Today started early! I think the next few weeks will be fuelled by coffee and very little sleep. After a 4:45am breakfast buffet we were loaded onto busses and driven to the regional airport a few minutes away. Despite the early, or maybe I should say late hour, there were countless people up and about, on their way home from last night’s party. It’s true what they say about going out in Argentina. We were handed tickets, walked through security and within 15 minutes were boarding our plane. I could get very used to this! Best part of the flight was definitely getting off though. Not because it was a bad flight but because we got to see Tom and Tyler (two other fellows who had done the expedition before us) through the glass. We were able to have a quick conversation and took a few “group photos” through the glass before being whisked off to our awaiting busses.
Ushuaia, the southern most city in the world, is located in the province of Terra del Fuego, in the region of Patagonia. Apparently it actually started off as a penal colony, much like Australia, earning it the nickname “Argentinian Siberia”. You can still see the narrow train tracks that would have taken the prisoners back and forth to their work.
Warning… I’m going to geek out in this next few paragraphs… bear with me!
We learned a lot about the ecology of the area during our hour-long bus ride to the Parque Nacional, where we would have lunch and a catamaran cruise. So much of it was applicable to our Science 10 curriculum (yes, even when I’m gone I think about it a little bit). The soil in the area is relatively young considering the last glacial retreat was only about 15,000 years ago. Due to this and the cool year round temperatures (range is 0C in winter and 10C in summer, moderated because it’s surrounded by water) the soil is thin and there are relatively low levels of bacteria resulting in slow decomposition rates. A single tree can take upwards of 70-80 years to rot! Fungus ends up playing a bigger role in this process, which was evident by the hundreds of trees covered by tumors and parasitic mushrooms.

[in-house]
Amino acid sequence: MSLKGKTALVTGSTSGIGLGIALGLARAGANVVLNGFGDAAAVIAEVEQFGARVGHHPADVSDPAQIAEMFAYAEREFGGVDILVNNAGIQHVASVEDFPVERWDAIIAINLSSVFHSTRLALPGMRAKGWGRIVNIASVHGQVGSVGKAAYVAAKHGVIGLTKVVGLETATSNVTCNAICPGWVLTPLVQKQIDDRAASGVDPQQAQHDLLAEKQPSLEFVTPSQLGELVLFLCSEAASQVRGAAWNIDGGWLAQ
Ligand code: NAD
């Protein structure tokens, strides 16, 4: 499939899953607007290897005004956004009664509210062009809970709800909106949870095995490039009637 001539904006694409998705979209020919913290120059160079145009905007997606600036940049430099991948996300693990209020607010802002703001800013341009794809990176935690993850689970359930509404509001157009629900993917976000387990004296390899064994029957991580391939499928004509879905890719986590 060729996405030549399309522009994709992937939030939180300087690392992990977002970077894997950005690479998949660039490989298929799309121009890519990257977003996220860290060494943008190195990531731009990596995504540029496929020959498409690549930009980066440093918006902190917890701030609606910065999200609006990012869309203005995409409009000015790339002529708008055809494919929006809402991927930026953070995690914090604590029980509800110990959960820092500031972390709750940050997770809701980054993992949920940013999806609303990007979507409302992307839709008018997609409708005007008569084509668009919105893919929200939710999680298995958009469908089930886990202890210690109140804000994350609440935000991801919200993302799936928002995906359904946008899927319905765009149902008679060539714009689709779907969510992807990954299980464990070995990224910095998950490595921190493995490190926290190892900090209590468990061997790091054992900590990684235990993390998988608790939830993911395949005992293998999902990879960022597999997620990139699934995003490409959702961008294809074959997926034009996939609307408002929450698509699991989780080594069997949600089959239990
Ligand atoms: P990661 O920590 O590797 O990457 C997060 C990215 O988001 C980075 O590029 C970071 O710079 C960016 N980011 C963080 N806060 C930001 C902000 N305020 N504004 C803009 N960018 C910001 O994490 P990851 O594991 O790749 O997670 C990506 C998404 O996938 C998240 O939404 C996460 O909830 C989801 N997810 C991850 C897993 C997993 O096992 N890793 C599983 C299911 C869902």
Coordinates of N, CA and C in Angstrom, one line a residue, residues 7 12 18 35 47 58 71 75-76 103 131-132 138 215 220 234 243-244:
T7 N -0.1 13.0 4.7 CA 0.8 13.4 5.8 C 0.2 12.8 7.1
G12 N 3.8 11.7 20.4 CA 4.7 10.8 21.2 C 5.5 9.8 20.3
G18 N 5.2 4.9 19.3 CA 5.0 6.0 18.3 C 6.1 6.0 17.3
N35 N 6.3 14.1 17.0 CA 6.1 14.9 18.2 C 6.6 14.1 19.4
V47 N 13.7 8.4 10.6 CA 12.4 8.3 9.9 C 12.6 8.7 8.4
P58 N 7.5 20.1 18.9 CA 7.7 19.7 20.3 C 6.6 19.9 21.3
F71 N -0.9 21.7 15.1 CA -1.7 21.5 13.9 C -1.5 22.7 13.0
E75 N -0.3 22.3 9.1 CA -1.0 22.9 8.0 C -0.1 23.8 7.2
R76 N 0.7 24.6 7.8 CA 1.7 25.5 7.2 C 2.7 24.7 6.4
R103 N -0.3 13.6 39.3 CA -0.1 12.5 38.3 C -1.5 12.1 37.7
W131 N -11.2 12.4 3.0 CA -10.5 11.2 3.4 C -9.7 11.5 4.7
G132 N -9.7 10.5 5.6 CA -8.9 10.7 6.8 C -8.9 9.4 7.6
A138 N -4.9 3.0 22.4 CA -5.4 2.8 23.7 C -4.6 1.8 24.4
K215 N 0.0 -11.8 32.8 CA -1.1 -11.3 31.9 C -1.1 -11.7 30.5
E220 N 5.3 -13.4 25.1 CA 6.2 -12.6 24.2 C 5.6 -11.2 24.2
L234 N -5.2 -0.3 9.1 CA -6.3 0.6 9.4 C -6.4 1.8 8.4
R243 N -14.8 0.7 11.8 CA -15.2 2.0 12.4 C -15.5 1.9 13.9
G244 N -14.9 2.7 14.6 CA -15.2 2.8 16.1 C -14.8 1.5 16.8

When the road could go no further, and I do mean no further… we went as far South as motorized vehicles could take us… we disembarked from the busses and walked a few minutes to our awaiting catamaran. After yet another delicious meal we motored down the Beagle Channel, stopping to take pictures of sea lions, cormorants, terns, albatross and even a few gulls. As I looked around in awe of this beautiful scenery I couldn’t help but wonder what was going through Darwin’s mind when he first visited this place in his role as the naturalist upon the HMS Beagle. Was he as impressed by the mountains rising out of the sea? Did he recognize the path cut by the glaciers as they retreated thousands of years before? To be able to follow in any of his footsteps is a Biologists dream come true.
Quote of the day: “There are sunny moments not sunny days” our naturalists giving a rather poetic description to the fact that there are only 40 sunny days here a year